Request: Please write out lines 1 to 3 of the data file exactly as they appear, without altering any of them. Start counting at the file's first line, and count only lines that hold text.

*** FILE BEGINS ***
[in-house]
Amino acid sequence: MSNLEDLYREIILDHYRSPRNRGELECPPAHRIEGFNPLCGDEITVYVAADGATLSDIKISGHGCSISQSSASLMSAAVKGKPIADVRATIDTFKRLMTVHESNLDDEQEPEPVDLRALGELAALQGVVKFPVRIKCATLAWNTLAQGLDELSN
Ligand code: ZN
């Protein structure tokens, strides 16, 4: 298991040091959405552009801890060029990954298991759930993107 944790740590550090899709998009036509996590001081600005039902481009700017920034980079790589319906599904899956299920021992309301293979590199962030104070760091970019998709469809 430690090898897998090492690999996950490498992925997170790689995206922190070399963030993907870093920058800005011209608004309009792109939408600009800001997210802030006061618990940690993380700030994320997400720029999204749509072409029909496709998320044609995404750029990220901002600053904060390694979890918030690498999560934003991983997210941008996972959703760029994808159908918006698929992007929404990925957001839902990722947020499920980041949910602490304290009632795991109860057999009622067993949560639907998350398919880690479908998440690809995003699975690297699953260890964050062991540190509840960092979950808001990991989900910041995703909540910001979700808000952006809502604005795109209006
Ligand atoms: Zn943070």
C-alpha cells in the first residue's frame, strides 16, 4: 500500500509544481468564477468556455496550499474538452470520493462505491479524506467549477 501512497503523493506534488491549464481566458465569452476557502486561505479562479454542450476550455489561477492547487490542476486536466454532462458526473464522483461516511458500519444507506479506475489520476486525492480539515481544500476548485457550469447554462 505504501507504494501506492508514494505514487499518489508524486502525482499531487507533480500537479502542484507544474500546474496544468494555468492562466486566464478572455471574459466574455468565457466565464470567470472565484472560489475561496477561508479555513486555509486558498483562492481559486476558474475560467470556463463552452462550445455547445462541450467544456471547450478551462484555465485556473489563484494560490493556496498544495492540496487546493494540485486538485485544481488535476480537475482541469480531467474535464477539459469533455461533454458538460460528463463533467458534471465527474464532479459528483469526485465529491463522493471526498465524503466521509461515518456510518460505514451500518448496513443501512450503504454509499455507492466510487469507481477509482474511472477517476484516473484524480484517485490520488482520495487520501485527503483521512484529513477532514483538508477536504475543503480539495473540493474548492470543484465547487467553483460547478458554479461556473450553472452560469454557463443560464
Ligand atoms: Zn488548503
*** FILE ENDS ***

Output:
[in-house]
Amino acid sequence: MSNLEDLYREIILDHYRSPRNRGELECPPAHRIEGFNPLCGDEITVYVAADGATLSDIKISGHGCSISQSSASLMSAAVKGKPIADVRATIDTFKRLMTVHESNLDDEQEPEPVDLRALGELAALQGVVKFPVRIKCATLAWNTLAQGLDELSN
Ligand code: ZN